Akaka Bill is Dead, Honolulu Rail Could Be Too Without Public Apathy; Painters Union Advocates for Legalized Gaming; Elevator Safety or Battle of the Unions? University, Chow, Agree to Be Transparent on Contract Details

John Fund
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John Fund

Akaka Bill is Dead, Honolulu Rail Could Be Too

John Fund, Fox News contributor and award winning writer for the Wall Street Journal, has been in Hawaii this week. In his interview on Hawaii Reporter Television, he offers an interesting analysis about Hawaii politics including the chances of survival for both the Akaka Bill and the Honolulu rail project.


Fund, who has written extensively on the Akaka Bill for the Wall Street Journal, said the federal legislation to recognize native Hawaiians as an Indian Tribe is “dead” because the current U.S. Senate has no plans to pass the legislation as it stands.

Killing the Akaka Bill is a good example of what a handful of citizens can do if they never give up and work together, Fund said, noting every politician in Hawaii except one (Sen. Sam Slom) supported the Akaka Bill, but citizens who were concerned about the intent of the legislation educated the U.S. Senate about the divisiveness it would cause among Hawaii’s melting pot of ethnicities.

While in Hawaii, Fund took a tour of what the city hopes will be the route for the $5.3 billion elevated steel on steel rail project from Kapolei to Honolulu.

There is very little federal money for such a ridiculously expensive project, he said, and the “horrendous” project will not improve traffic but it will destroy the environment. Fund said the only reason the project is still alive is “public apathy” – too few citizens are participating in the process.

Remember when then Honolulu Mayor Mufi Hannemann promised the rail project is ”not going to be another H-3 Freeway,” meaning it was not going to be the most expensive project per mile in the country and take decades to complete? But the rail is just like the H-3 Freeway, Fund noted.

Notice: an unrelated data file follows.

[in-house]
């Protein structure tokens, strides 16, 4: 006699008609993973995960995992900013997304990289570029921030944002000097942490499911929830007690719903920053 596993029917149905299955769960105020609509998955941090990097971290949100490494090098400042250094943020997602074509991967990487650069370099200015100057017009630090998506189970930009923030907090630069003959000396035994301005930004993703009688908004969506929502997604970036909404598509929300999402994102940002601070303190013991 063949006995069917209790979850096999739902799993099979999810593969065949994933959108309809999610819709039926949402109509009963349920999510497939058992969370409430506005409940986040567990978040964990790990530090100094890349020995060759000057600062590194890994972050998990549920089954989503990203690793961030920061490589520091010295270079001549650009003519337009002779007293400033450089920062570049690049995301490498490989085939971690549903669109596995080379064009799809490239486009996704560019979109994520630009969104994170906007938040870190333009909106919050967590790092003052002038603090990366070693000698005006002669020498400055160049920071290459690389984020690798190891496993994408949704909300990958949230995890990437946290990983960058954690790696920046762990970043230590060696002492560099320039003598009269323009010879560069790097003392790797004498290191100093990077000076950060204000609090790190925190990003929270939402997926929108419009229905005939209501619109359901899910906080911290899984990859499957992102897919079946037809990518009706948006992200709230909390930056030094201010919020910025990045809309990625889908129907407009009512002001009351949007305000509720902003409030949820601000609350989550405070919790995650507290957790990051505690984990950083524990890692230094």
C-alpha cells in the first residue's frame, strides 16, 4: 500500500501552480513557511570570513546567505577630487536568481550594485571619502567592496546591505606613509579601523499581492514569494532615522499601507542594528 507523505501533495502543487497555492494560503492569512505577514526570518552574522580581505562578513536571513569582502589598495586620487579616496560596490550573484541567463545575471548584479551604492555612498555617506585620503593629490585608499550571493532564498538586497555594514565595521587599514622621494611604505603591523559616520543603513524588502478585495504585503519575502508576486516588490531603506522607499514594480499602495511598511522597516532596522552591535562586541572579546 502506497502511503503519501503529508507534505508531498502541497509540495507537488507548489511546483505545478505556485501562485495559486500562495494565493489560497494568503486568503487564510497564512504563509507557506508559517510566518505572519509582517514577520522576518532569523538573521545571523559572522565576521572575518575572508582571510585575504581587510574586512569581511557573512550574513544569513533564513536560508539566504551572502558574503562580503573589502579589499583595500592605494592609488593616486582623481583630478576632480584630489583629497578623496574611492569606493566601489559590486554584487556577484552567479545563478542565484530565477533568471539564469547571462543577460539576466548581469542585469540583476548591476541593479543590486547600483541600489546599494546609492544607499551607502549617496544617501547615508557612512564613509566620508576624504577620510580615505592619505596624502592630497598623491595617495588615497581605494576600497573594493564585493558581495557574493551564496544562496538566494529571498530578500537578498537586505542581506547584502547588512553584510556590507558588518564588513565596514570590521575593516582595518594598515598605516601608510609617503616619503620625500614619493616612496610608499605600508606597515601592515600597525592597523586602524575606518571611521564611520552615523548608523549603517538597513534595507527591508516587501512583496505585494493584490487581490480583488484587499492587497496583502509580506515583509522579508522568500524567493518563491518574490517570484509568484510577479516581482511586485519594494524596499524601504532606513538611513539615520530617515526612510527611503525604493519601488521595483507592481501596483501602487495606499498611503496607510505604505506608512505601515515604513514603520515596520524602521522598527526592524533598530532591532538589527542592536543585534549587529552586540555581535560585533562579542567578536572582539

The rail cost rose 40 percent, it is the most expensive rail project per mile in the country, and it is nearly four years late.

As Professor Panos Prevedouros notes in an editorial this week, the rail has already faced one lawsuit in state court on Hawaiian issues and is facing a major one in federal court for environmental violations.

And this is only the beginning, Prevedouros said, promising will be lawsuits for illegal agricultural land conversions and usage, noise impacts and eminent domain lawsuits.

Painters Union Advocates for Legalized Gaming

The International Union of Painters and Allied Trades, District 50, is getting involved in Hawaii politics again. This time, Union Business Manager Lynn Kinney in a series of radio advertisements is pushing for the construction of a freestanding casino in Waikiki so he can get his painters back to work. “Our workers need these jobs,” he said.

Hawaii is only one of two states in the nation with no legalized gambling of any kind including lotteries and casinos. Kinney and other gambling advocates hope to change that this legislative session, which begins January 18.

Gambling advocates, who have been pushing for this casino in Waikiki since last legislative session, are organized and vocal, while opponents have been relatively quiet.

Part of the problem is many of the opponents are aging and less involved while the gambling advocates have a new much younger and energetic group of spokespeople.

Elevator Safety or Battle of the Unions?

Some 4,000 elevators around the state are overdue for safety inspections and to address the so called “crisis”, the state plans to increase inspection fees, state Labor Department Director Dwight Takamine told lawmakers this week.

Inspection fees have not been raised for 13 years. But is there a problem?

As Jim Dooley notes in his story this week, there hasn’t been an elevator-related fatality here since 1992 and maintenance companies already service all public and private elevator systems.

Some lawmakers said the controversy is really over union turf wars and has little to do with safety.

University, Chow, Agree to Be Transparent on Contract Details

The University of Hawaii and its new head football coach, Norm Chow, finally agreed to make the details of his new contract public.

The University initially refused, but after Hawaii Reporter’s Jim Dooley pressed the issue and sought help from the Office of Information Practices, Chow disclosed he is making $550,000 a year during his 5 year contract, and he can add bonuses if he meets certain benchmarks.

Chow is paid less than the former coach, but he is still the highest paid state employee.